Employees in Chicago with employer sponsored health insurance often question whether a particular recommended medical service or procedure would be covered under their health insurance plan. The most logical thing individuals do when they have such a question, before incurring the claim, is to call the insurer or plan administrator (such as a union welfare fund office). This is especially so when part of the insurance plan is not clear about whether the service is covered or not. Examples can include exclusions for pre-existing conditions, exclusions for treatment of obesity, or exclusions for treatment of work-related injuries.
One of our clients filed a complaint after having a claim for the cost of a surgery to replace a spinal cord stimulator was denied. In Roque v. Roofers’ Unions Welfare Trust Fund, Mr. Roque had an on-the-job injury many years ago, following which he needed a spinal cord stimulator. He settled his workers compensation dispute, and years later, there was equipment failure with the stimulator. His union sponsored health insurance plan states it excludes expenses for treatment of work-related injuries. Unsure of whether the exclusion applied, Mr. Roque contacted the fund administrator, pursuant to directions in the summary plan description. What occurred next remains in dispute, but Mr. Roque alleged that he was told by the customer service representatives that his question would be answered by a vendor, Med-Care Management, who in turn assured Mr. Roque that if his surgery was not covered by workers’ compensation, it would be covered by the health insurance fund. Concurrently with authorizing the medical necessity of Mr. Roque’s surgery, Med-Care Management notified the health fund administrator the plan could deny payment of the surgery under the “work-related injury” exclusion. Nobody from the fund contacted Mr. Roque to advise him his surgery may be excluded in the three weeks before he had it performed. Immediately after the surgery, the health fund denied Mr. Roque’s claim, leaving him to pay a $100,000 surgery bill.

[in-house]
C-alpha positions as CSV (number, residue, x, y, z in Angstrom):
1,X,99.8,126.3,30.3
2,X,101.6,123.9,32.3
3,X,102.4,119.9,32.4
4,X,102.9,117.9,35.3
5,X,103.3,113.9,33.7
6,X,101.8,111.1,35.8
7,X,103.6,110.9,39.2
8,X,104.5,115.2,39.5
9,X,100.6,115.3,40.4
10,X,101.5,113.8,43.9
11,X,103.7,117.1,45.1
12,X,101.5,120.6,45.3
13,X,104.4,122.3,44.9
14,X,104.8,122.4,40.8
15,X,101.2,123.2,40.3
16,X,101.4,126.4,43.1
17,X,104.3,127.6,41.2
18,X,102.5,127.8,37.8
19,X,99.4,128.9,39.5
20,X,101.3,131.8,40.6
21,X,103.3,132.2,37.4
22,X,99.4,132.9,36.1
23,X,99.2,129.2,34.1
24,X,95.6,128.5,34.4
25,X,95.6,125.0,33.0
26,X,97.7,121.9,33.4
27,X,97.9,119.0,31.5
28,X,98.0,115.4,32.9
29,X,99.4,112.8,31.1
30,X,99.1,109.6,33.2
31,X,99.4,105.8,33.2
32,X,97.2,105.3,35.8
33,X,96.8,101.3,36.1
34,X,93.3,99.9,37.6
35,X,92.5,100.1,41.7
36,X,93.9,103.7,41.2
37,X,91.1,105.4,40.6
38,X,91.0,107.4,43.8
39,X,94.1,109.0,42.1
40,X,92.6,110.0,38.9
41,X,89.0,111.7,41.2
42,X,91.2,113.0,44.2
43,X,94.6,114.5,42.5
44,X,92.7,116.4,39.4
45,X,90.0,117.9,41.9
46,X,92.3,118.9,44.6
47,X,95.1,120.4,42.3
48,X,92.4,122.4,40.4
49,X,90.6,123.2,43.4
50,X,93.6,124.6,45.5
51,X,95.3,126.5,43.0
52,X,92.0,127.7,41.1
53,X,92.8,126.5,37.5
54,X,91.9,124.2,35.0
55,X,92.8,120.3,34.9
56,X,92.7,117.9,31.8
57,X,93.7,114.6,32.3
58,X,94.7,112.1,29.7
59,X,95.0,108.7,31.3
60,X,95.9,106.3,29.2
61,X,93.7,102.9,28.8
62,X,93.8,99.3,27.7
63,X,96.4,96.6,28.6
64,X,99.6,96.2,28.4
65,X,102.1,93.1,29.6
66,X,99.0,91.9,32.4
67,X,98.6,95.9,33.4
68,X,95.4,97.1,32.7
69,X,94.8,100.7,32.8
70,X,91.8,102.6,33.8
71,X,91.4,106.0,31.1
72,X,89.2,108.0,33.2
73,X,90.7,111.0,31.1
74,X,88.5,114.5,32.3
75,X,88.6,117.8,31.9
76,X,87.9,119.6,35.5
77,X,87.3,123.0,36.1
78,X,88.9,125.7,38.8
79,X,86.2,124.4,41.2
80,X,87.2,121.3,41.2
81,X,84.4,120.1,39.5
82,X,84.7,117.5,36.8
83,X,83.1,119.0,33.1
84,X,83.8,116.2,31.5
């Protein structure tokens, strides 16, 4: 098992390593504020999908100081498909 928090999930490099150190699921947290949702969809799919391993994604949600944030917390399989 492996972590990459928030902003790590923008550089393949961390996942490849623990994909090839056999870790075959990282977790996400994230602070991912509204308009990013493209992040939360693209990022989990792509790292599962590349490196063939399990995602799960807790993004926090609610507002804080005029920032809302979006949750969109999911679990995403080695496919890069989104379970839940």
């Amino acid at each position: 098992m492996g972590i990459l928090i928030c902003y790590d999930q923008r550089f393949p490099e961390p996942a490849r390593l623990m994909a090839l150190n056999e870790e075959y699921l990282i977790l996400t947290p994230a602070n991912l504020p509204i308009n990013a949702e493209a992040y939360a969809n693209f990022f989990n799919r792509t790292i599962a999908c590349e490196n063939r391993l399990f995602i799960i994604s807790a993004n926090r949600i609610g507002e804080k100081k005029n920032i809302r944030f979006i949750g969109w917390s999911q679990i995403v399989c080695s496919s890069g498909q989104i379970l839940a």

The district court judge initially dismissed Mr. Roque’s claims for breach of fiduciary duty and estoppel, reasoning that the plan’s exclusion was not ambiguous. Upon a motion for reconsideration, the judge overturned that decision. The reconsideration turned on whether the plan language was ambiguous, and whether a participant can simultaneously proceed with claims for breach of fiduciary duty under ERISA § 502(a)(3) and a claim for benefits under the terms of the plan pursuant to ERISA § 502(a)(1)(B). The judge determined that whether the plan exclusion is ambiguous must be viewed from the perspective of the participant, and the shoes the participant was in. Similar to the Seventh Circuit’s holding in Kenseth v. Dean Health Plan, Inc., 722 F.3d 869, 873 (7th Cir. 2013) while it would be clear how the exclusion applied to the first surgery Mr. Roque required, it would not be clear how it applied to the second surgery, being necessary because of a complication from the first. Mr. Roque could prove a breach of fiduciary duty that caused him harm.
If you have attempted calling your insurer to determine if a health claim would be covered, and the claim was subsequently denied, call an experienced ERISA attorney.